Anyone who regularly uses Photoshop knows that there are a ton of plug-ins available to create all kinds of cool effects. But graphic artists often spend their workday in a page layout application, so, for those of you feeling a bit left out by the plug-in parade, I’ve recently uncovered two add-ons for Adobe InDesign that should make your day a little easier.
First is Page Control, a collaboration between plug-in developer DTP Tools and creative workflow expert Pariah Burke. This simple plug-in lets you to have multiple page sizes in a single InDesign document, a feature that greatly expands InDesign’s capabilities. Here are just a few examples of how it can help you:
- You have to design letterhead, business cards and envelopes for a client. Rather than creating three different documents, you create a single document that contains all of the required art. This also means you only have to create a single PDF file, rather than creating three individual documents that then need to be combined in Adobe Acrobat before you send it off to the client.
- Or, let’s say you have to produce several ads, all with different sizes, for the same event for your client. Normally you would make several documents, and creatively name them so you knew which one was which. Then you had to open all those documents to make changes. With Page Control, you can keep all the ads for a single campaign in one document which makes for easier editing and organizing. And again, you only have to make a PDF once to send off the proofs for client approval.
- And for those who work on high-end magazines or annual reports, you won’t have to create a separate document just for those fold-out picture spreads and financial charts. Page Control keeps everything nice and easy, including the automatic page numbering.
There are no extra palettes added to InDesign’s interface. Page Control simply adds four items to the existing Pages palette menu:
Resize Pages changes the size and position of the pages or master pages in your document. It’s a straightforward process and works just as you would expect.
Override Master Page Size will keep the page size regardless of the size of a linked master page.
Pasteboard Setup allows you to edit the minimum size of InDesign’s pasteboard. Page Control automatically adjusts the pasteboard around the different page sizes, so this feature is only needed if you want to adjust it further.
DTP Tools Page Control is where you activate your plug-in and send feedback or feature suggestions to the developer. This menu also has a link to a Web page that you will send an email to print vendors or other users who will open your document, giving them a link to download the free Page Reader plug-in.
You might be thinking that anyone who opens the document will need the plug-in to view it, but DTP Tools has cleverly thought this issue through. Any InDesign user can still open and edit your document; clients can even add pages to the document, but only at the page specified when you initially set up the document. If your clients or the printer need to move the different-sized pages around in the document, you will need the Page Reader plug-in.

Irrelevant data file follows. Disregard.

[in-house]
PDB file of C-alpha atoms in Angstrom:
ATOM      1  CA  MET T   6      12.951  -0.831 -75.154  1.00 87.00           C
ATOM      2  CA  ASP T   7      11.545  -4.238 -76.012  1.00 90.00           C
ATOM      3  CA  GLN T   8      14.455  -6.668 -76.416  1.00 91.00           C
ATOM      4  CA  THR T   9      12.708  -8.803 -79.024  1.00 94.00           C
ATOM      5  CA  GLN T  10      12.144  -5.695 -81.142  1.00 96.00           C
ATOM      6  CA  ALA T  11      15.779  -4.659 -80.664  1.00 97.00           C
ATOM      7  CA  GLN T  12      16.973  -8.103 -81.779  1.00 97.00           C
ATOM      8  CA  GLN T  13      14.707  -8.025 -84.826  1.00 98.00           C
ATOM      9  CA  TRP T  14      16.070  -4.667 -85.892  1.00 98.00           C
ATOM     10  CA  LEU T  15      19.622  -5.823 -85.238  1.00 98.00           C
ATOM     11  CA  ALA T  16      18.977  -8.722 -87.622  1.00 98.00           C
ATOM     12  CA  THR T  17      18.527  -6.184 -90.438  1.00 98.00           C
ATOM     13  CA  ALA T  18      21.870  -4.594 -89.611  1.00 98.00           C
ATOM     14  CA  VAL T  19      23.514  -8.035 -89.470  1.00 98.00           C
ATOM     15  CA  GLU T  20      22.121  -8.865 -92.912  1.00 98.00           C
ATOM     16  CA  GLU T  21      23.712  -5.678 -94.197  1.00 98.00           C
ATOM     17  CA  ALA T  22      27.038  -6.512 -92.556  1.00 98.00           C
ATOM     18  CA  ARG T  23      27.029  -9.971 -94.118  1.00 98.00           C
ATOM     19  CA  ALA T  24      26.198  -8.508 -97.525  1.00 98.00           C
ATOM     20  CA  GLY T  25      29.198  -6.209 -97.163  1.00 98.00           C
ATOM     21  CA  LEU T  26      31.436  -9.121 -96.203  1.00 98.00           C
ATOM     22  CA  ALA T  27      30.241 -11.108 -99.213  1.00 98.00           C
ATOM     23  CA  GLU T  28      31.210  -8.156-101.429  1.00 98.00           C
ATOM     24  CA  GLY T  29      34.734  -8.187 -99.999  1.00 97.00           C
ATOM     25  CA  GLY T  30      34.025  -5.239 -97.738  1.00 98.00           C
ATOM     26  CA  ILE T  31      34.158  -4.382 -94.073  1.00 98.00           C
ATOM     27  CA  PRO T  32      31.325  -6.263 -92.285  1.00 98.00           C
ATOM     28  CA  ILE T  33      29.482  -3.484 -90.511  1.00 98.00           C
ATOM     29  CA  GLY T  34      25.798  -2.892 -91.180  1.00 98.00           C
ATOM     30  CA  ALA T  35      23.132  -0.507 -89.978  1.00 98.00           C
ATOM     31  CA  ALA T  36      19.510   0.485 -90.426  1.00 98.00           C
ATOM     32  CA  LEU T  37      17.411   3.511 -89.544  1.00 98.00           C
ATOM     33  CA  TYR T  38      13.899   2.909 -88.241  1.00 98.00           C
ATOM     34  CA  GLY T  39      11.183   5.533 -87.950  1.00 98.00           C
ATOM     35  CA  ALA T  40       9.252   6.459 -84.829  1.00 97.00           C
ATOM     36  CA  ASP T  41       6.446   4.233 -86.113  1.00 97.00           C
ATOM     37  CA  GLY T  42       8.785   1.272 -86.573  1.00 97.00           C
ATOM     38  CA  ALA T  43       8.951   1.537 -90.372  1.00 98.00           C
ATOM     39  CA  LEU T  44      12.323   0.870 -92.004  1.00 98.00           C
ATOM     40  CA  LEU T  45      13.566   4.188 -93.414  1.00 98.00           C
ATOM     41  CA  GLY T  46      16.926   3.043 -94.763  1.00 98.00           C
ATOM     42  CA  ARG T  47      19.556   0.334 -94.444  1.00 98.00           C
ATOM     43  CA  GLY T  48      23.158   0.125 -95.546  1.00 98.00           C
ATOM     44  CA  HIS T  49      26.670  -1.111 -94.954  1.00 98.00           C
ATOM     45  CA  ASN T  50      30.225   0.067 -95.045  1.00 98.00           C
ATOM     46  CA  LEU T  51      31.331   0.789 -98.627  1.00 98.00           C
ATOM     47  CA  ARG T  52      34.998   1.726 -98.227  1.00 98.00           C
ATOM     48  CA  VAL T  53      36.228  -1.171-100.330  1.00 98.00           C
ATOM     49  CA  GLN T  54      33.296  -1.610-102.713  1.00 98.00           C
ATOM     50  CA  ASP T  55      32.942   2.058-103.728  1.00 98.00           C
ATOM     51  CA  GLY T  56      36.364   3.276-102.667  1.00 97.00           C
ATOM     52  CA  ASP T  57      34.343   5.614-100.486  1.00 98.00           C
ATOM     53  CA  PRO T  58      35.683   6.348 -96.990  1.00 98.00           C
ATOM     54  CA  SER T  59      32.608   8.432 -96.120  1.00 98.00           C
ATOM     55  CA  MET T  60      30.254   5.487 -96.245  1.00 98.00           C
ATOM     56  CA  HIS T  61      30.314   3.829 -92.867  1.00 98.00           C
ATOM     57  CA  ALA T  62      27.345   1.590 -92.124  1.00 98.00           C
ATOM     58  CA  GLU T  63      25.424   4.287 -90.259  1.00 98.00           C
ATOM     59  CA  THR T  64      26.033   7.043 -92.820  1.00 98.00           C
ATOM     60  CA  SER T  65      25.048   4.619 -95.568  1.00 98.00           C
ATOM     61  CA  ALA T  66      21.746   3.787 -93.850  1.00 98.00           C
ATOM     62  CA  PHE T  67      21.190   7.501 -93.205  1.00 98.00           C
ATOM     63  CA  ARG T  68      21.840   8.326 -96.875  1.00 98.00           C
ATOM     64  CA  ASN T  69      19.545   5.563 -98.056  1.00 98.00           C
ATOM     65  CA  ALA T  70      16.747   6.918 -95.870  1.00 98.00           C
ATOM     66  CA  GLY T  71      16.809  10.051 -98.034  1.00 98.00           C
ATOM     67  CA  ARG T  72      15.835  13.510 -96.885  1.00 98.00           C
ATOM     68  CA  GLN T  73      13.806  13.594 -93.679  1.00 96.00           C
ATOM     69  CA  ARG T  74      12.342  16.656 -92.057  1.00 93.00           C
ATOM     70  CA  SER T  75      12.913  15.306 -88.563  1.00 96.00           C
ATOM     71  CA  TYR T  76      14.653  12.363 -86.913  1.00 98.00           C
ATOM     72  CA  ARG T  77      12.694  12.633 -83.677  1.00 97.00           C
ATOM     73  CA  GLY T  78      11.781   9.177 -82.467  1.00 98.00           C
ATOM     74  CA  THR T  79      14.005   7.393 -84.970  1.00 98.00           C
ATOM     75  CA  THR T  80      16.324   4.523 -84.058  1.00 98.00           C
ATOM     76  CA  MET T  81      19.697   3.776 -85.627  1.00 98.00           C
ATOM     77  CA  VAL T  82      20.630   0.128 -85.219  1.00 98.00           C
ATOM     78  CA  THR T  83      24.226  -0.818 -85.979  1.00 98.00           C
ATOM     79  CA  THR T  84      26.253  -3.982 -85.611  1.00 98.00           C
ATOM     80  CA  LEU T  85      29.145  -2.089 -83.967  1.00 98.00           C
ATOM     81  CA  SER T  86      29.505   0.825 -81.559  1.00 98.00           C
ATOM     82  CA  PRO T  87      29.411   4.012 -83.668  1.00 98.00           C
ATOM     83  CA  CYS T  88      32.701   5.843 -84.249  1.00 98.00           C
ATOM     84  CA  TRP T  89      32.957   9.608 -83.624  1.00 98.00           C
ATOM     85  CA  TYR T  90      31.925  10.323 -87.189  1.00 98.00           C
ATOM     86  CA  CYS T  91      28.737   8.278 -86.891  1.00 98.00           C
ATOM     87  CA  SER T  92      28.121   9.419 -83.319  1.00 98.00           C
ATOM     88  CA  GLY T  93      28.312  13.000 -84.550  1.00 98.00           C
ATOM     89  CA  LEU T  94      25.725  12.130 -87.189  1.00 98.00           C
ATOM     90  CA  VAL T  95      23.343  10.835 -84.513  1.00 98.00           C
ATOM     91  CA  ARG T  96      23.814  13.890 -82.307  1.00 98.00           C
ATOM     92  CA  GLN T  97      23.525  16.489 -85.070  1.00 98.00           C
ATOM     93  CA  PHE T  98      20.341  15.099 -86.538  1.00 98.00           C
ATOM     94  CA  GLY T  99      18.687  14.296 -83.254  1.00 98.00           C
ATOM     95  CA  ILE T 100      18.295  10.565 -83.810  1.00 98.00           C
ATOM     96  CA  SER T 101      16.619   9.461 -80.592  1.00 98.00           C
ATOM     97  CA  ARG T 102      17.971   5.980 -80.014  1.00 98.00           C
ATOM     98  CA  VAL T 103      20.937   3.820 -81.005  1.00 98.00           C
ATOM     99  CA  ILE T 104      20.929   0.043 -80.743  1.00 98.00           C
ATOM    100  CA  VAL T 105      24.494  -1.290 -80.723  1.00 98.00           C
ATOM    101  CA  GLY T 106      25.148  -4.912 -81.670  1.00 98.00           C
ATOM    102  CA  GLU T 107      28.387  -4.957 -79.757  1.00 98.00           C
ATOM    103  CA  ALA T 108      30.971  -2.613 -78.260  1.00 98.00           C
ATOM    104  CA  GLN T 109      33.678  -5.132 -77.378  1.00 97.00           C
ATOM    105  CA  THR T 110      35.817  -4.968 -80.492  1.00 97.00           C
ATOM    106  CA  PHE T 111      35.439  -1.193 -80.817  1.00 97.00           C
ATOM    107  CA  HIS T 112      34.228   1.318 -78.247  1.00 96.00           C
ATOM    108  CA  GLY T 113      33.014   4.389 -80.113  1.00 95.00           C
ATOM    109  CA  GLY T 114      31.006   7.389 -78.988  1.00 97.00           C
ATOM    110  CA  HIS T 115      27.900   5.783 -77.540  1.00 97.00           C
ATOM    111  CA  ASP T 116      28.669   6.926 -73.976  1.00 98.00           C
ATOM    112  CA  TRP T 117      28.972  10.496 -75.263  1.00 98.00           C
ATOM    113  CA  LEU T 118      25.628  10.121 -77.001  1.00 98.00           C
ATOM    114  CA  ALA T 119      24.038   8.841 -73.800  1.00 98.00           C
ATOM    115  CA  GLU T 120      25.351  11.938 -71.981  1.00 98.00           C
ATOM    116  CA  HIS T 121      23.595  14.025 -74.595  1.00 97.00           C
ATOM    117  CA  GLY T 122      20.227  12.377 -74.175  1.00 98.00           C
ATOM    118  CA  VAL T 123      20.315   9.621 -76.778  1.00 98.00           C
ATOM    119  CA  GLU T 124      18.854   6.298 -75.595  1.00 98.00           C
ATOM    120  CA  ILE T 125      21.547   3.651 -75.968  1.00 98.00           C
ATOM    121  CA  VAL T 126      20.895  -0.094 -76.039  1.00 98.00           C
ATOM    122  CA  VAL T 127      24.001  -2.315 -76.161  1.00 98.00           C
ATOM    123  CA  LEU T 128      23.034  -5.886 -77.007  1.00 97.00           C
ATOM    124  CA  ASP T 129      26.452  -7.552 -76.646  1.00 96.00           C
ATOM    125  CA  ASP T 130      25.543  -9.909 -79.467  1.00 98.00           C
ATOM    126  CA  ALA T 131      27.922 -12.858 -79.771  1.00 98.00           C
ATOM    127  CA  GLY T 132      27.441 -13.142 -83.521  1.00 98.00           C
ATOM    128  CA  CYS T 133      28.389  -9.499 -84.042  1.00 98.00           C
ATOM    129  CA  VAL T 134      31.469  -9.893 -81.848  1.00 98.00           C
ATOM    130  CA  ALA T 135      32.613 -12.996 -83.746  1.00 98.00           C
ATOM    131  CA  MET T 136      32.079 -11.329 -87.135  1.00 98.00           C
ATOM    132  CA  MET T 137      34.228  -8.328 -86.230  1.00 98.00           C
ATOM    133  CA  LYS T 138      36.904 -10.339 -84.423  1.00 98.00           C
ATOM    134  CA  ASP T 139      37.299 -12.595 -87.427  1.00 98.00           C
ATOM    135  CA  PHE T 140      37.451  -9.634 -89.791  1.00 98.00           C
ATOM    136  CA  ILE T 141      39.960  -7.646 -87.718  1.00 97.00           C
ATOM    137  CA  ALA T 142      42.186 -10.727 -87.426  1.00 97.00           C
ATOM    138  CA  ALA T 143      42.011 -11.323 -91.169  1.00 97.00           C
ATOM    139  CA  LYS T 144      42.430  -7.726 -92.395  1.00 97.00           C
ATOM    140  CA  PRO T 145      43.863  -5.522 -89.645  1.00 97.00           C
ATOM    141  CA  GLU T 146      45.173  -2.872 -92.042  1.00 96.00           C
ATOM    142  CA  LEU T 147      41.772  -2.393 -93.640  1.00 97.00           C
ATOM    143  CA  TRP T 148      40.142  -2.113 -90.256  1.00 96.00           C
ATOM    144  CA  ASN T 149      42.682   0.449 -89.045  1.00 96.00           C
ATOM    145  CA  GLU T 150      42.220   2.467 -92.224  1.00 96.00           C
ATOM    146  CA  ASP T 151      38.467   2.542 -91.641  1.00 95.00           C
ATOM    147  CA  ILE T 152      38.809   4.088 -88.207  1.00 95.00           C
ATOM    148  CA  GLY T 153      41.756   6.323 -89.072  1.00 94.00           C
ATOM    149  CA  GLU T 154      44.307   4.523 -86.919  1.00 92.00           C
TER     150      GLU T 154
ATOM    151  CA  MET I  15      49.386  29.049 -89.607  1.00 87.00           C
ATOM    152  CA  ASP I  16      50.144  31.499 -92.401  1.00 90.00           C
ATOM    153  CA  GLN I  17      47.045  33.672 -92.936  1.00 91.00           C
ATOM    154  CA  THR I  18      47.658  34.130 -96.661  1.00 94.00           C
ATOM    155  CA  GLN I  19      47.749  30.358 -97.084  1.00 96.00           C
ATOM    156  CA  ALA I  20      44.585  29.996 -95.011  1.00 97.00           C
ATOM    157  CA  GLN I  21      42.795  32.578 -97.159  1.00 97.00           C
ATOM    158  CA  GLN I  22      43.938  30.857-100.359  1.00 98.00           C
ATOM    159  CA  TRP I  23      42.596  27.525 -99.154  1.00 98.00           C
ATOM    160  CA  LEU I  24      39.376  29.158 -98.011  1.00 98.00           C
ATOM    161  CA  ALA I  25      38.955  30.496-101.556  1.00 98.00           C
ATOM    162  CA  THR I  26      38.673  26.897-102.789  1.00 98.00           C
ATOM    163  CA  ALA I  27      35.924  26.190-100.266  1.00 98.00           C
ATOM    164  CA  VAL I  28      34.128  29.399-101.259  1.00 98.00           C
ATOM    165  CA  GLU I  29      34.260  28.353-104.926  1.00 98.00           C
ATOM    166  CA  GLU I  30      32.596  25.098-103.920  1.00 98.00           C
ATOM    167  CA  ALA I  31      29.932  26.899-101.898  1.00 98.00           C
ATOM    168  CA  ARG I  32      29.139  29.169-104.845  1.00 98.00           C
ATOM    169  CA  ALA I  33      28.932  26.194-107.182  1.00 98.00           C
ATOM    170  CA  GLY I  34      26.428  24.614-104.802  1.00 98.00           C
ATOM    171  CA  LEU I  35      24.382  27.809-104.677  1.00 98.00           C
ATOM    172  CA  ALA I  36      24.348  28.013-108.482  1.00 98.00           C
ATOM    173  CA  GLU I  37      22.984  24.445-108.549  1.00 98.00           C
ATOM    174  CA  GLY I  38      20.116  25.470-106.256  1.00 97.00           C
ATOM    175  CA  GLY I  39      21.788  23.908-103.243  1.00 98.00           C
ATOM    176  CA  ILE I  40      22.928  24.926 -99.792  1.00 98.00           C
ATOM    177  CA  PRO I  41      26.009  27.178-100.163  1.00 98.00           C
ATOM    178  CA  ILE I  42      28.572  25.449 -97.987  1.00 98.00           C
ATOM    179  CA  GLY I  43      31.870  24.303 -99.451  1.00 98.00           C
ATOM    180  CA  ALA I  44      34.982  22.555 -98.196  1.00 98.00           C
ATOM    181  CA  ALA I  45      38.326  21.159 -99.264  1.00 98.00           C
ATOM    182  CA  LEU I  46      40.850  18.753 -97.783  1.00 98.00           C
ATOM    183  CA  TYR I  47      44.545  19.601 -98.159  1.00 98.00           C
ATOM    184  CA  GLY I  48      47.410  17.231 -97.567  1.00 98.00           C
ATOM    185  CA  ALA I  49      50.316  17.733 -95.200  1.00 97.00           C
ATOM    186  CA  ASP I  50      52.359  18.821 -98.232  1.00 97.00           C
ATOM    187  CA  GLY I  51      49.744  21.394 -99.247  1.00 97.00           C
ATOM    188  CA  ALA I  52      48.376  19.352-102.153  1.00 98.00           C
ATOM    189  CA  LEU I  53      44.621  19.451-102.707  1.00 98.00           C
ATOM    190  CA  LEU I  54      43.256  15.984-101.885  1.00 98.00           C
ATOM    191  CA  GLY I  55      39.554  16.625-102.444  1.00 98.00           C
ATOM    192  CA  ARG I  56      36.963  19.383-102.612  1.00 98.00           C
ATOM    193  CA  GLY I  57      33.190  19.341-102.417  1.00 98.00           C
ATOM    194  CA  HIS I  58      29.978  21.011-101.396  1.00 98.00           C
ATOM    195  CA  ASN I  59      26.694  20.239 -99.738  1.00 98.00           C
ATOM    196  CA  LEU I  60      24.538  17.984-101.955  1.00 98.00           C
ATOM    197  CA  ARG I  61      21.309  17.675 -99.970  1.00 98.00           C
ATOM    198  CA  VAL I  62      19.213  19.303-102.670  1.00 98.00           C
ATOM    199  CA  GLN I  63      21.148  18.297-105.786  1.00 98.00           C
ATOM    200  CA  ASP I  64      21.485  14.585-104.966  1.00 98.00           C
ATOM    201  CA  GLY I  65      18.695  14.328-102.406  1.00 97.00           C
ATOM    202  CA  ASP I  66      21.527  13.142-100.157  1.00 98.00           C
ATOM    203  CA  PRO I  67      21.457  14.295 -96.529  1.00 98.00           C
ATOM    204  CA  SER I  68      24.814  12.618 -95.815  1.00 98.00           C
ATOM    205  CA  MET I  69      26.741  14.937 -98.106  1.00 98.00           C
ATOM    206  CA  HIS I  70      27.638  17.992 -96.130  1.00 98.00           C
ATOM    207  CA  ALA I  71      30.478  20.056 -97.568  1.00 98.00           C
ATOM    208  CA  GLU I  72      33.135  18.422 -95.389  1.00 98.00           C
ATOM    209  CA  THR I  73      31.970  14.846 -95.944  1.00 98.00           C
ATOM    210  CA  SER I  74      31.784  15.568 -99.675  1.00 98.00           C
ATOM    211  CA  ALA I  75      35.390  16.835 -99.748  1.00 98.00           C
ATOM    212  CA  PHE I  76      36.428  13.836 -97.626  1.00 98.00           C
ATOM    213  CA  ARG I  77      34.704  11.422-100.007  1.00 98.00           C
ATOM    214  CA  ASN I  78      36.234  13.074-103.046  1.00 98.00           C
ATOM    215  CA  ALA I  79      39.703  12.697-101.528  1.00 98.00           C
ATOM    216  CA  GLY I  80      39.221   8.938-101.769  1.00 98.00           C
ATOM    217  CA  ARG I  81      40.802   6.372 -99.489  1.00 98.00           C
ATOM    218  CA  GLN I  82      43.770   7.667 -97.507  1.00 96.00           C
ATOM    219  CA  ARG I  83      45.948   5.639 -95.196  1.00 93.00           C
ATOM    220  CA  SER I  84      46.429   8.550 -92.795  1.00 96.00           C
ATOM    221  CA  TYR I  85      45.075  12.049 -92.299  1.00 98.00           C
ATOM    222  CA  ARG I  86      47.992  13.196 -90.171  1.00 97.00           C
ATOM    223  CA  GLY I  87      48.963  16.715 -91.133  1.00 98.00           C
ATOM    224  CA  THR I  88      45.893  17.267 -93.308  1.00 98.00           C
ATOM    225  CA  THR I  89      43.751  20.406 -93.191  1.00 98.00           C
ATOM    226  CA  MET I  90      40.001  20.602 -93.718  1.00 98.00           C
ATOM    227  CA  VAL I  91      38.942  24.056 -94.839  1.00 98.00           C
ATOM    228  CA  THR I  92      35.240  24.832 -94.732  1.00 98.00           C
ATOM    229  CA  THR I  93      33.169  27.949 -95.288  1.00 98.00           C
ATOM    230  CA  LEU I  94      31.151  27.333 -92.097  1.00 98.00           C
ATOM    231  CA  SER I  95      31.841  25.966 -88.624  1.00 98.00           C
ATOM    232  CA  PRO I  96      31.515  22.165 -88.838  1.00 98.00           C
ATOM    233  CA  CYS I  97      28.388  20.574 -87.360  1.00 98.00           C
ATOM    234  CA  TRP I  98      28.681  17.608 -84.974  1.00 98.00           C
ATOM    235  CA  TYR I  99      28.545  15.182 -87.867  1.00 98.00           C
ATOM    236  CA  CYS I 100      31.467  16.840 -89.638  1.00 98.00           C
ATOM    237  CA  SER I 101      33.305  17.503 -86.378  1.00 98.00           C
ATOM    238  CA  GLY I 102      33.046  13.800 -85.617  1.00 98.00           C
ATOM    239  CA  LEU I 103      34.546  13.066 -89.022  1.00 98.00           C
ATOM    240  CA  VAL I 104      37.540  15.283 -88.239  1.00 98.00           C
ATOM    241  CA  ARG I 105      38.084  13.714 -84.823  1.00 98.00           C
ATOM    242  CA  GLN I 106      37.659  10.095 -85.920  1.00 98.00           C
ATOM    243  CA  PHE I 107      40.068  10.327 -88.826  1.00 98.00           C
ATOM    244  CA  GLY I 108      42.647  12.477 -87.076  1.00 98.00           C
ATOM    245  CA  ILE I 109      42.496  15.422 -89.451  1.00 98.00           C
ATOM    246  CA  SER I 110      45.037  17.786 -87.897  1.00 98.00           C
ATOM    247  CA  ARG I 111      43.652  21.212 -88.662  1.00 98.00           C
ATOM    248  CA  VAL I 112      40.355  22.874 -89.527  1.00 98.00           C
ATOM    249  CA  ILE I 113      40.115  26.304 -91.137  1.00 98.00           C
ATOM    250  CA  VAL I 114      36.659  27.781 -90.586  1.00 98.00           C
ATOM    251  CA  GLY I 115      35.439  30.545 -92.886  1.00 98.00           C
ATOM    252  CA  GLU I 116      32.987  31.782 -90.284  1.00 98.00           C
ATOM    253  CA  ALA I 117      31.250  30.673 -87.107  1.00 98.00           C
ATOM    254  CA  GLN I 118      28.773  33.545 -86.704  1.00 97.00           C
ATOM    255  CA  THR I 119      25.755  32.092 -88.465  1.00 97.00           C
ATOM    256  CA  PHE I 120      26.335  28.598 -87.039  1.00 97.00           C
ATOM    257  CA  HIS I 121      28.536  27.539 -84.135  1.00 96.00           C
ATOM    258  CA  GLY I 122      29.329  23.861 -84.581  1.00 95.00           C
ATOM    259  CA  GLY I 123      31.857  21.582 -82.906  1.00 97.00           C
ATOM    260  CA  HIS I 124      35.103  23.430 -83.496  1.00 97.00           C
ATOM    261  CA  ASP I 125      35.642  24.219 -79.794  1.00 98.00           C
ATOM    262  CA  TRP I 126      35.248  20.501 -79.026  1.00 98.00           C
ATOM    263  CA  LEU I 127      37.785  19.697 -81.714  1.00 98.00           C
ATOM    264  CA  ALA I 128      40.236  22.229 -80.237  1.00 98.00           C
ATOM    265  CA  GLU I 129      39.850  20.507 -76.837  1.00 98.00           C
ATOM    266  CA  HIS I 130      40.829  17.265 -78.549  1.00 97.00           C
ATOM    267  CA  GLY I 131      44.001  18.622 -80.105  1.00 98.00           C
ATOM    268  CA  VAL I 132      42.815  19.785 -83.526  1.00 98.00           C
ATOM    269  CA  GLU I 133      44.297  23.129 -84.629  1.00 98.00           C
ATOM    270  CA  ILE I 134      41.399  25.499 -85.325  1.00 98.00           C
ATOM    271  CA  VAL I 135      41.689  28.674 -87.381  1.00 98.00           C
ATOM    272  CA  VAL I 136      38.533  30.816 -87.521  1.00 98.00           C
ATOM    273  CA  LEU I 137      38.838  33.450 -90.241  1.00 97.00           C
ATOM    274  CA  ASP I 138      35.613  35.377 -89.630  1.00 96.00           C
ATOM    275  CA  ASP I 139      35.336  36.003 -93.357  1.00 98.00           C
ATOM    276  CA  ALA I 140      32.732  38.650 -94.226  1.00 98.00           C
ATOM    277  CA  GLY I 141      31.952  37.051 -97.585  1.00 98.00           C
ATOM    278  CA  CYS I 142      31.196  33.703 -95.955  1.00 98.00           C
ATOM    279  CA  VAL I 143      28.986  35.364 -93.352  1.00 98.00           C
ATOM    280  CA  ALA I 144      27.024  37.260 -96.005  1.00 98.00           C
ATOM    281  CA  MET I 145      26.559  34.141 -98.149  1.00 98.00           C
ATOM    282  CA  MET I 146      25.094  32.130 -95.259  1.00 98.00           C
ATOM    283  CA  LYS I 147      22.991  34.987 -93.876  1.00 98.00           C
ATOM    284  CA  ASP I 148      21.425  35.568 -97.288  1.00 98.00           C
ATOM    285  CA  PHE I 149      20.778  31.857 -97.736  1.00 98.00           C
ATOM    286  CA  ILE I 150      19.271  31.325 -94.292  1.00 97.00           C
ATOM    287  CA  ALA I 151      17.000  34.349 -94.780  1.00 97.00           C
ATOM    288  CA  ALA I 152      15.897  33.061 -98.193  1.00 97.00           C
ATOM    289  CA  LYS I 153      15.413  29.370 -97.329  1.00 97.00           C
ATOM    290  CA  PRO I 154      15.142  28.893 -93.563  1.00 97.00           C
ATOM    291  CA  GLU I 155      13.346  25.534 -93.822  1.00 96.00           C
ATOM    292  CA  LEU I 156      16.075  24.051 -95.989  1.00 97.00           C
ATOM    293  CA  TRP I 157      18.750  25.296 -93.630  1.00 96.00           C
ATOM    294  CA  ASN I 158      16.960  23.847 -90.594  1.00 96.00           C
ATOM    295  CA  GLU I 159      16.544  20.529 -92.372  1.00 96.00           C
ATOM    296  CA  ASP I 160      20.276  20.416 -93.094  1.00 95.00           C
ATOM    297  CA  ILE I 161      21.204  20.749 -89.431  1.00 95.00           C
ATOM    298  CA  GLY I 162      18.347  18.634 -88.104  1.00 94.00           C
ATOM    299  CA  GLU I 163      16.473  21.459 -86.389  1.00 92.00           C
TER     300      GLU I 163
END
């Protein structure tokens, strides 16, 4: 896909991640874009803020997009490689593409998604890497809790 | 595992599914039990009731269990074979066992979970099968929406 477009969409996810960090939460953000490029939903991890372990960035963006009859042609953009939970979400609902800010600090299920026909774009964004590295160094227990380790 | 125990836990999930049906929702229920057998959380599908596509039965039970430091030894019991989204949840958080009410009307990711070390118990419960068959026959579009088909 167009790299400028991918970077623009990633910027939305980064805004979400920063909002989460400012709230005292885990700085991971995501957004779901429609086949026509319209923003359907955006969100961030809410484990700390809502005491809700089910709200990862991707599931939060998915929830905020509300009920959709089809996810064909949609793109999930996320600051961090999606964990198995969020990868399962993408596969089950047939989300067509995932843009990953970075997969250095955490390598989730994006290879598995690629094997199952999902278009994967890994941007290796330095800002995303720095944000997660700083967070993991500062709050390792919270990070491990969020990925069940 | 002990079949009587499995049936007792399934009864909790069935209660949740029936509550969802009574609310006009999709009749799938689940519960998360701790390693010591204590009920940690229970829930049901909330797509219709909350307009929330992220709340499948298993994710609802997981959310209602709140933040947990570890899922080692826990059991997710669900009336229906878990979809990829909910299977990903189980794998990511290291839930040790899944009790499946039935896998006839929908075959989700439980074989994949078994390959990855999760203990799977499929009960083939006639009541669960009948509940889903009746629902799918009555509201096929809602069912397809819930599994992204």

Users of Adobe (formerly Macromedia, Aldus and Altsys) Freehand have had this option for a long time, and Quark recently added this capability to QuarkXPress. Now InDesign users have this incredibly useful feature as well.
Page Control is $59 and DTP Tools offers a 14-day trial version—if you like it, you can purchase a license right from within the plug-in.
Preflighting made simple
Next up is InPreflight from Zevrix Solutions. InPreflight gathers all sorts of information about your InDesign document, including colors, links and fonts, and then notifies your of potential problems based on the settings you have defined for the job.
While many graphic artists have heard of or used other preflight applications, they tend to be overly complicated. InPreflight is delightfully simple to use and does its job well.
And yes, InDesign has its own preflight capability, but what makes InPreflight better is its thoroughness. It not only tells you when you have a “problem” image, but displays the path to the file, the kind of file it is, its compression scheme, resolution and more. It can also display the color info from placed Illustrator and Photoshop files, including duotones and DCS files, and you can open the problem link directly from within the InPreflight window.
For those who work on magazines or newspapers that use lots of photos, you’ll be happy to hear that InPreflight works much faster than InDesign’s built-in preflighting. It is definitely worth a look, especially at a reasonable $40 (a demo version is available).
If these two InDesign add-ons don’t excite you, I encourage you to check out the InDesign section of PluginsWorld for an extensive list of commercial and freeware plugins. There are a lot of plug-ins available to keep you from being green with envy at all the goodies available for Photoshop.